I have a confession…I have a few bad habits.
I won’t list all of my habits except to say that procrastination is one of my major ones. For example I’ve been know to put off unloading the dishwasher for longer than it would take to actually just get in there and do it. Another way I procrastinate (i.e. avoidance) is play computer games, one of my favorite being Spider Solitaire. Since I’ve played it for years, you’d think I’d have better scores than I do, but alas, no. I play two suits having never graduated to the most advanced level. It is not uncommon for me to have a hand running in the background whenever I’m writing. (In fact, the number of games I played while writing my doctoral dissertation is flat embarrassing!)
But last night I realized that Spider Solitaire wasn’t just procrastination but that there are some lessons that can be learned from this game besides what card goes where, even though that’s important. So I thought I’d share writing lessons learned from Spider Solitaire.
- You have to open the game to play. The same is true with writing. Too often people dream of writing, but they never take that first step of putting word to paper (or to computer screen.) You can win if you don’t play.
- You have to know what cards go where. You can’t play a black eight on a red five. The rules won’t allow it. But you can play a black eight on a red nine while you wait for a black nine to open into play. Writing has rules too. Some of them are concrete rules. For example, you have to use a reasonable font and font size Manuscripts written in Curlz MT or in 18 font and in BOLD are doomed from the start.
- You have to plan your moves. You can move a card to more than one place. Study the board. Which move gives you more bang for your move? The same can be said for writing. Sometimes you really believe in a story. You know it’s a story your readers would like but for whatever reason, publishers have passed. It may be time to look at self-publishing it. On the other hand, don’t move too fast and miss a more optimum play. Maybe you haven’t found the RIGHT publisher or maybe you haven’t played enough (i.e. written enough) to know the right move. Think. Plan. Study.
- Use the hint or help if you need to. With Spider Solitaire, you can hit the “M” key and the game will show you possible moves. Same is true with writing. Hit the “critique group” key and those folks can help you. Hit the “Professional Organization” key (like Romance Writers of America or Mystery Writers of America or Sisters in Crime or a dozen other writers’ groups.) Professional writers organizations have lots of hints (and education) than can help you be a successful writer.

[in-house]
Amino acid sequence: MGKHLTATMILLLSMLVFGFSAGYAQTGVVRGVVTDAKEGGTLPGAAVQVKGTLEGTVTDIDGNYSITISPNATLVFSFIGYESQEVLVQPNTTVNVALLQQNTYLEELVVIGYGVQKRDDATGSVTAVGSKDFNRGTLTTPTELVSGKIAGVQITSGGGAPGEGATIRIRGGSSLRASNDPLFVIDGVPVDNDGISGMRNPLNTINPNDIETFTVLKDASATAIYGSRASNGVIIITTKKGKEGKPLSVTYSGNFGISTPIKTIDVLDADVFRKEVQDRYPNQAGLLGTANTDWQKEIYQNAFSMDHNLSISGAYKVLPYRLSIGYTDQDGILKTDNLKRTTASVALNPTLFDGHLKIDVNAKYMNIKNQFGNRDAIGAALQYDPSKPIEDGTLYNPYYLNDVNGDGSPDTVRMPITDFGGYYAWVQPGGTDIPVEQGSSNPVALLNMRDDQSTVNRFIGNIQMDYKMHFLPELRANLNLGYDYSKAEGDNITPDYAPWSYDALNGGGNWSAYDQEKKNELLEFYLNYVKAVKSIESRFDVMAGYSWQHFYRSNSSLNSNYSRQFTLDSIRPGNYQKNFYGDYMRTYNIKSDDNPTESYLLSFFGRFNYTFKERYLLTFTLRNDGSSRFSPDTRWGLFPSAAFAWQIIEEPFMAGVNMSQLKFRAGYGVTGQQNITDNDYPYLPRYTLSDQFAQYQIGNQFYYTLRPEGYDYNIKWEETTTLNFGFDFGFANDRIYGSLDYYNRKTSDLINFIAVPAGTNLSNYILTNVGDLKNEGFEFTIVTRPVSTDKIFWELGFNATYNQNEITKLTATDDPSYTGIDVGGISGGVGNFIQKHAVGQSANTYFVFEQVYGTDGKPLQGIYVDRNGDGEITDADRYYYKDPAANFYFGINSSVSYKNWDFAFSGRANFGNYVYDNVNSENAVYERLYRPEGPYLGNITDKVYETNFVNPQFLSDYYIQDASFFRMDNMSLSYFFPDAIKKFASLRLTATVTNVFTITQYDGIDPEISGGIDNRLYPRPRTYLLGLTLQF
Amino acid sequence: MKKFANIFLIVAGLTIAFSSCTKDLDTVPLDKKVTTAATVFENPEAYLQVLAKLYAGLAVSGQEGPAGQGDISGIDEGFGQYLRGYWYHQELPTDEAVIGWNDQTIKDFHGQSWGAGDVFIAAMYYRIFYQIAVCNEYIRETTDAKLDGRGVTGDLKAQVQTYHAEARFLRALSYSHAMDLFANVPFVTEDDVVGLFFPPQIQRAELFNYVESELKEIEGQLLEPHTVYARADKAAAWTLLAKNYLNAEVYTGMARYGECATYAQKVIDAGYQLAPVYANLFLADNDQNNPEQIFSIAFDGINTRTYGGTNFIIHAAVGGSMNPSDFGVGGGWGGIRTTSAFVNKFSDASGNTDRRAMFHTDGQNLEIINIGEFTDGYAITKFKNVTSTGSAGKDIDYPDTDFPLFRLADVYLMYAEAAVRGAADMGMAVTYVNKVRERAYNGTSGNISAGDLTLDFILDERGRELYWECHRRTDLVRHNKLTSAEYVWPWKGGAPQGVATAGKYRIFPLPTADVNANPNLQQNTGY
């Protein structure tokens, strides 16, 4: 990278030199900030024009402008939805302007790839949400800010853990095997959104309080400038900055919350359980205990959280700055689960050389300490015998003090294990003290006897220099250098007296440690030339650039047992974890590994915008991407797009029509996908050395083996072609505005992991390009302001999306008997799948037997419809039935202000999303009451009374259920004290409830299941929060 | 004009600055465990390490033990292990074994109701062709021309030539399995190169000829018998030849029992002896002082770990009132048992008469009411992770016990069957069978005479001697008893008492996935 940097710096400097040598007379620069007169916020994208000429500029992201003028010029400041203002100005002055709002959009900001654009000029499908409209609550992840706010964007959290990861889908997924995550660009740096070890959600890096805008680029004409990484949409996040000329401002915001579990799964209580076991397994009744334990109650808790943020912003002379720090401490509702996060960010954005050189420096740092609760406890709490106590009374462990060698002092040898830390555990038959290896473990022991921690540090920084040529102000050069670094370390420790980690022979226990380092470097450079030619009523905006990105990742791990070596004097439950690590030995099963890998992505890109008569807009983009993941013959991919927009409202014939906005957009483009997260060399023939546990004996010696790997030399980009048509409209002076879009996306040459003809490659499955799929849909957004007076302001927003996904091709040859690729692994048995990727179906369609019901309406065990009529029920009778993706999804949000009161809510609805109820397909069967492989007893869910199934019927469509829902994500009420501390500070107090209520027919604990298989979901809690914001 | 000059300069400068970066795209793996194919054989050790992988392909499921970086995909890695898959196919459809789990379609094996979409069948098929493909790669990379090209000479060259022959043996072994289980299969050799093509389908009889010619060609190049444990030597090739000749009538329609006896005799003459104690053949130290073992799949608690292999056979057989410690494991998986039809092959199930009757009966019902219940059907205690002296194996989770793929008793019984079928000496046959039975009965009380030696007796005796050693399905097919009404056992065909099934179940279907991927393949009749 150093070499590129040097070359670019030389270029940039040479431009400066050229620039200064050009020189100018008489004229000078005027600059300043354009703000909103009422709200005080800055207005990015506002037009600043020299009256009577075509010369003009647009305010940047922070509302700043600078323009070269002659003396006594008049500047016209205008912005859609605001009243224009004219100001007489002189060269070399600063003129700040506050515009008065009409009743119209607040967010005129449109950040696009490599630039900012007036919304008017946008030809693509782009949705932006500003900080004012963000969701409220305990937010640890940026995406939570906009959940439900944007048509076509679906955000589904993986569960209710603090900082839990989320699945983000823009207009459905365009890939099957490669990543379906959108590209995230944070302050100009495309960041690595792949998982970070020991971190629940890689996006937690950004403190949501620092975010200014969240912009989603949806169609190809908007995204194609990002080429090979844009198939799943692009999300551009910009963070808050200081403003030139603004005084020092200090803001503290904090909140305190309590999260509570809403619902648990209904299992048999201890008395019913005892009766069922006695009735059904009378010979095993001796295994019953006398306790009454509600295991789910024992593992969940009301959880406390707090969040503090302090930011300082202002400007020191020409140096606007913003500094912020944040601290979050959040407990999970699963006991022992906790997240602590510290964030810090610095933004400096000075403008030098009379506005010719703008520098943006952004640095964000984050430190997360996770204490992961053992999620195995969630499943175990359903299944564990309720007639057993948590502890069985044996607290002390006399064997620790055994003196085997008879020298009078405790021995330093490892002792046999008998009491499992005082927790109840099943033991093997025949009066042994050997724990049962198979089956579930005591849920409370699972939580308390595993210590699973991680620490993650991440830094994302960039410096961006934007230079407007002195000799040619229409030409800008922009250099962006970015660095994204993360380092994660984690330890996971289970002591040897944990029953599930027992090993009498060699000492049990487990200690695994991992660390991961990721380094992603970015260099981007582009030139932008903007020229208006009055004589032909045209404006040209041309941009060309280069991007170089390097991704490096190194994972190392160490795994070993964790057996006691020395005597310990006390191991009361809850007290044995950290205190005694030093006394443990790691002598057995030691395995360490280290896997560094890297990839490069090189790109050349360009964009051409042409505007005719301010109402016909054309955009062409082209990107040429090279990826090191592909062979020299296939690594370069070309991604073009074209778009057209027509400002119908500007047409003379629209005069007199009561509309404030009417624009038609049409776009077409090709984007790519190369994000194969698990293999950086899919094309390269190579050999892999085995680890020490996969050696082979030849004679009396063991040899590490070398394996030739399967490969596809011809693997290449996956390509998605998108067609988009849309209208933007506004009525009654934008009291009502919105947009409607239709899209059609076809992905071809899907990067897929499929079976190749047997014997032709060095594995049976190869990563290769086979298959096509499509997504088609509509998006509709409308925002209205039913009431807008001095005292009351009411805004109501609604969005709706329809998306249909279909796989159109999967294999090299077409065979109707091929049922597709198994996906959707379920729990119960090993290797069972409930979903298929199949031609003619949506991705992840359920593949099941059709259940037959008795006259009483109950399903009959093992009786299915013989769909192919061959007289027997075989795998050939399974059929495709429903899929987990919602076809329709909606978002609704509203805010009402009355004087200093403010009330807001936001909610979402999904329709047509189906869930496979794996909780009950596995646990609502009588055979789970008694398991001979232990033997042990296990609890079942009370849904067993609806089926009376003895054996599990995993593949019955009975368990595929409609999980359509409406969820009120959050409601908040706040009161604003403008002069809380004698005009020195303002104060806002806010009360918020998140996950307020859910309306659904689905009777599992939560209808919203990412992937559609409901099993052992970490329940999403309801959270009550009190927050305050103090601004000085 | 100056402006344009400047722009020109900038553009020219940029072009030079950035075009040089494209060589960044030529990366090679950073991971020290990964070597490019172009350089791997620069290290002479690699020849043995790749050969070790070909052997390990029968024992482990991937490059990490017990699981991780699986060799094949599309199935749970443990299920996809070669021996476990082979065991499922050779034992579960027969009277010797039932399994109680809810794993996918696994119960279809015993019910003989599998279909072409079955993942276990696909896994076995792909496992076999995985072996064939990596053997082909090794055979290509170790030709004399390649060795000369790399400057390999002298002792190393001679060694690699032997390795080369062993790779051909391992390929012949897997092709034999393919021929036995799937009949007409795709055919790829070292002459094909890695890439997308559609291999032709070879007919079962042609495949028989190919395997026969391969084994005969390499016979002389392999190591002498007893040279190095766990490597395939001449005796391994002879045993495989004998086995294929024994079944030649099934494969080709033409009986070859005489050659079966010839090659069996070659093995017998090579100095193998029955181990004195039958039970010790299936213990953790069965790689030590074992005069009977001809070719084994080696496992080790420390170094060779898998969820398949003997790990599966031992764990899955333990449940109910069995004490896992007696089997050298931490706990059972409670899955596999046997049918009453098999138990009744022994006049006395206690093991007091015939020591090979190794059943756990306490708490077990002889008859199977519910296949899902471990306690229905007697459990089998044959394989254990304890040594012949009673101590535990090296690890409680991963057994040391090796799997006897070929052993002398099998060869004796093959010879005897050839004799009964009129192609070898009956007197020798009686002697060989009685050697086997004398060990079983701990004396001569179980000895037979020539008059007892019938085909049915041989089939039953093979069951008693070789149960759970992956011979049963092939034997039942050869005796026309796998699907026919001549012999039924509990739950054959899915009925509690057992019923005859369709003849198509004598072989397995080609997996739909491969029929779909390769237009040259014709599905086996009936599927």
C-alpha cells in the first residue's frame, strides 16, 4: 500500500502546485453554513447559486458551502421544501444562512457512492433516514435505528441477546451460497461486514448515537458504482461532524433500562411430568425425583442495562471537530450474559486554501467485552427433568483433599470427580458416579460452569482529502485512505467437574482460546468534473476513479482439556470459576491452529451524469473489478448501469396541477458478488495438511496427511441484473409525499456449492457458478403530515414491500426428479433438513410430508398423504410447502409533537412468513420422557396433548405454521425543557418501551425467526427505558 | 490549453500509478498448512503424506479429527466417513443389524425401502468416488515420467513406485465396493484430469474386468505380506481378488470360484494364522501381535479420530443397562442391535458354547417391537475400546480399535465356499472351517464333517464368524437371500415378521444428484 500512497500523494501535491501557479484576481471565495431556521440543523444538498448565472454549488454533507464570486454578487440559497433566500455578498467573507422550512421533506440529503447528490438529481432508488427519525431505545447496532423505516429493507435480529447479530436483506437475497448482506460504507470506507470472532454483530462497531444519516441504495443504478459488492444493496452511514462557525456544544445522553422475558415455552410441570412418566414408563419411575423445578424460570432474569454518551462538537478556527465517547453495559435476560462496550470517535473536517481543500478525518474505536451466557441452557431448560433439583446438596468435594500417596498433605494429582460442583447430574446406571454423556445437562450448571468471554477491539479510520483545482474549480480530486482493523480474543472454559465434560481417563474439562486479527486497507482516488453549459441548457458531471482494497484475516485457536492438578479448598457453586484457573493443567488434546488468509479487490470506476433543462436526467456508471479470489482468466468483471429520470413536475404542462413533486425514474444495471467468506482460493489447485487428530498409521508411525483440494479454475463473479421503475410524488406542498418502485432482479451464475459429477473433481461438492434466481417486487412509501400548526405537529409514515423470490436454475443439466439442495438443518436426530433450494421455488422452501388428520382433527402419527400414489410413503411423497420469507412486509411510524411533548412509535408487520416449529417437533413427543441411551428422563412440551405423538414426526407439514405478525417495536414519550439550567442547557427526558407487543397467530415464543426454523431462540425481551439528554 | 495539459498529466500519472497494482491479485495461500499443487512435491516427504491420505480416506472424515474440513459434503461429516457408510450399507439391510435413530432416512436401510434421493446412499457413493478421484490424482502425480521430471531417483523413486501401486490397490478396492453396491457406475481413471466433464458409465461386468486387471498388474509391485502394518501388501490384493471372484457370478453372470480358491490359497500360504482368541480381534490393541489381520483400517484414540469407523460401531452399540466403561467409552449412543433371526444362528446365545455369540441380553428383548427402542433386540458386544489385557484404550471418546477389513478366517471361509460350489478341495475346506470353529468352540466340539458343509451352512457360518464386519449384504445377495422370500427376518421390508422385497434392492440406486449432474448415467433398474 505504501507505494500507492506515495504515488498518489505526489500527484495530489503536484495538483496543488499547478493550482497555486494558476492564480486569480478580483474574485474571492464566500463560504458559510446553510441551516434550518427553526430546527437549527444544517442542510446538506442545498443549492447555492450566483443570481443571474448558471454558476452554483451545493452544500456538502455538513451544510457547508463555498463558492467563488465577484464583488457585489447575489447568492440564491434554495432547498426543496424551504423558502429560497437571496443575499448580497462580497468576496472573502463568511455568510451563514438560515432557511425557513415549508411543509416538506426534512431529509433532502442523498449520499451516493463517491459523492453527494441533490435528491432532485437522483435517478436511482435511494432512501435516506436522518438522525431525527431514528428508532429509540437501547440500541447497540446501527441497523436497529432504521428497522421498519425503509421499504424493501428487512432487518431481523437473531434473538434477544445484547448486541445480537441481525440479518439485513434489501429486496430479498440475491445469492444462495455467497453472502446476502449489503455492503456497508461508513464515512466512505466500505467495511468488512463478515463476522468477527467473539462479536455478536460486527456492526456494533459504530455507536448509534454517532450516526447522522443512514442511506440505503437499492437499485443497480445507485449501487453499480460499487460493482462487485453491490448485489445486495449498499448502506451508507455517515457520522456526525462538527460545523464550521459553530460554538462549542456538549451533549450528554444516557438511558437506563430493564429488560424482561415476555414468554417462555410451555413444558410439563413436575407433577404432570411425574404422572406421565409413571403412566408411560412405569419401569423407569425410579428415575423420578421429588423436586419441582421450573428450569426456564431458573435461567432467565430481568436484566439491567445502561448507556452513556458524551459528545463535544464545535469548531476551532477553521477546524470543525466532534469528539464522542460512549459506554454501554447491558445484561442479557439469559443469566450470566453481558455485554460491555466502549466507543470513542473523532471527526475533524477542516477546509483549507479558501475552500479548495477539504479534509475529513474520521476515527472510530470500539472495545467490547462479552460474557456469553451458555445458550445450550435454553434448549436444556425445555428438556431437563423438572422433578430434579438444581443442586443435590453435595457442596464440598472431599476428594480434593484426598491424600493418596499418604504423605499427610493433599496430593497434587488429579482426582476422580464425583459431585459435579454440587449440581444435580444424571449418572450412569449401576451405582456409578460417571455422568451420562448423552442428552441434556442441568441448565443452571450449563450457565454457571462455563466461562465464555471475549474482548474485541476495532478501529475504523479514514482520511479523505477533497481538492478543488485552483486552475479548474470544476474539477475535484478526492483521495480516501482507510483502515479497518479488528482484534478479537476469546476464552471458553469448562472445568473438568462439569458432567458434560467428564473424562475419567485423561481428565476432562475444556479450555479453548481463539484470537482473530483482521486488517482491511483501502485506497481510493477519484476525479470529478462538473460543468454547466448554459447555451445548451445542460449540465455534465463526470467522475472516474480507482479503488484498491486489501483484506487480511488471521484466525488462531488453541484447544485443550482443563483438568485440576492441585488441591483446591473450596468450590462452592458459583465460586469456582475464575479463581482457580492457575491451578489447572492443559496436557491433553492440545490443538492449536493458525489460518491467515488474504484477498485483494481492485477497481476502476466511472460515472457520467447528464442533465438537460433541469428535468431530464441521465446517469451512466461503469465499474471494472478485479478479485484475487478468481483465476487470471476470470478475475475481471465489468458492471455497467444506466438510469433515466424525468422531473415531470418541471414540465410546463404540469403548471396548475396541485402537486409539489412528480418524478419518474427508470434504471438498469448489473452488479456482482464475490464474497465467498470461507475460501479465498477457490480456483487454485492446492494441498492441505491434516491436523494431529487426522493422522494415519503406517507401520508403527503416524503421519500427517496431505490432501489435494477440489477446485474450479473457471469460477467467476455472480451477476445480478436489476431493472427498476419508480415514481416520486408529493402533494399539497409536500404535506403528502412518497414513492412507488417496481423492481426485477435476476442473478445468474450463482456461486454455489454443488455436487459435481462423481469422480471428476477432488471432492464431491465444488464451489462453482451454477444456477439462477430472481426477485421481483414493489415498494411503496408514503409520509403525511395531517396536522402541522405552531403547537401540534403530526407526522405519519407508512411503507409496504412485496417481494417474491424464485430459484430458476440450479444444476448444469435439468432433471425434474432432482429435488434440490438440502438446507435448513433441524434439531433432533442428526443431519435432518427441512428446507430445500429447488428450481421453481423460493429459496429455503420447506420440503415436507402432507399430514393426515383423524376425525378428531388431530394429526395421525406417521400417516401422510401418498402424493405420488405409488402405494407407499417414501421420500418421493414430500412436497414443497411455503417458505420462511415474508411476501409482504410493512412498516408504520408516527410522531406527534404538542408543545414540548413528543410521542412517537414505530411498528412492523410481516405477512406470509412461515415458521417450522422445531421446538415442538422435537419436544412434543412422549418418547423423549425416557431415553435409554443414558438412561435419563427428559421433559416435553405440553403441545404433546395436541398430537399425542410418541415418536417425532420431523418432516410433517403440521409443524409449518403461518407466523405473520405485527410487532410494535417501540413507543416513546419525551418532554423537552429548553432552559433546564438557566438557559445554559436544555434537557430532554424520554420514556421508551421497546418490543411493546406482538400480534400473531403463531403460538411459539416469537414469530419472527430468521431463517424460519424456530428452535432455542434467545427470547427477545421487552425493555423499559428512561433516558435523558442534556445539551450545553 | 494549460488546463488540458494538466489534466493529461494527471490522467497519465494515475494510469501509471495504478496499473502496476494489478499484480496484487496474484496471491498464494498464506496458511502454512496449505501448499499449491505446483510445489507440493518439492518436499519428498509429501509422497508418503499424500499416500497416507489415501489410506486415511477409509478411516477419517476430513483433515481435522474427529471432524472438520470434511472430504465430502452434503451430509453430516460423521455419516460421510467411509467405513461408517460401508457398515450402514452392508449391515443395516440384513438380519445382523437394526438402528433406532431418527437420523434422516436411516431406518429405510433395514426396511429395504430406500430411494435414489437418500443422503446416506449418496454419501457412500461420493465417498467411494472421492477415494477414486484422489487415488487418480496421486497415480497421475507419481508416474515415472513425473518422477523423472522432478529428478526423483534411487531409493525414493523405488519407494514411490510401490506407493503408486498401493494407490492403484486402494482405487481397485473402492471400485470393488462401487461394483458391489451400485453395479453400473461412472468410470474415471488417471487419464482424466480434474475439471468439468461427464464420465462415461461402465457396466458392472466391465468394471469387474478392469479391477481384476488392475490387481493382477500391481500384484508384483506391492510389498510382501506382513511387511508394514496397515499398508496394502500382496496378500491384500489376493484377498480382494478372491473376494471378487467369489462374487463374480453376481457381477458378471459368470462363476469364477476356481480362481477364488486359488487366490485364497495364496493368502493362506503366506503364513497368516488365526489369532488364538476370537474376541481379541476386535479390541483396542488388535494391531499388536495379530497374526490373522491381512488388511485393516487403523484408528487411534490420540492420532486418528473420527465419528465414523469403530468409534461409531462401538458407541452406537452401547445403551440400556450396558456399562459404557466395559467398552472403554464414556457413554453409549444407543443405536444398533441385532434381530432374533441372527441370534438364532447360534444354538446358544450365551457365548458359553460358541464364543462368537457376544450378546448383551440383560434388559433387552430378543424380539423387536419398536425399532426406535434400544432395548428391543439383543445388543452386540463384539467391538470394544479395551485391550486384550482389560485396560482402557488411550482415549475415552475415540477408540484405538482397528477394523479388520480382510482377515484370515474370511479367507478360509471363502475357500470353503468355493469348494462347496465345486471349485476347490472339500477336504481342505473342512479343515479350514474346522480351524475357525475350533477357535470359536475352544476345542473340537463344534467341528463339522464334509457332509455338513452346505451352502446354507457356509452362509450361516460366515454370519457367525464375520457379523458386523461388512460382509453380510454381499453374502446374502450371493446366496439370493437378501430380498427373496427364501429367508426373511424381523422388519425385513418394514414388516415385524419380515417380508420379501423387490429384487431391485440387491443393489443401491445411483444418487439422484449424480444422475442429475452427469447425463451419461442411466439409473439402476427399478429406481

- Just because you CAN move doesn’t mean you should move. See the note in #4 about the hint key? Sometimes when I hit the “M” key, lots of different moves are shown, but some of those moves won’t do anything in helping me move forward and win. It’s simply moving cards from one pile to another. In writing, there are lots of moves you can make (print publishing, digital publishing, self-publishing) but not all moves are equal even within each publishing options. For example some digital publishers have stronger reader bases and the potential for more sales than a very small press. Or with self-publishing, you get your book out there but now you have to do all the work to get the attention of readers without the network of built-in readers an established publisher might have. So just because you CAN publish doesn’t mean you SHOULD.
- Know when you can’t win and it’s time to start a new game. Sometimes as I’m playing, I realize that no matter what I do, what steps I take, I’m not going to win that hand. With writing, we face the same decisions. We all have that book under the bed that sounded like a good idea at the time or a scene that doesn’t work. As writers we have to know when to let it go and move on and open a new story (or hand of cards!)
- Every time you play, you learn something…your skills improve. This is so true with games and with writing. Very few people start out as wonderful writers. We learn the craft as we write and write and write.
- You never, ever give up. Just when you think the game is over, you find one card that can be moved, much starts a parade of cards moving, and before you realize it, you win. This is so true with writing I don’t know where to begin. I had a friend who told me after ten years of writing and getting nowhere that she was going to give it one more year and then she was done. About 3 months later she sold to Harlequin. Now she’s sold multiple books to Harlequin. What if she’d given up? So if you want this, if you want to win, you have to keep trying.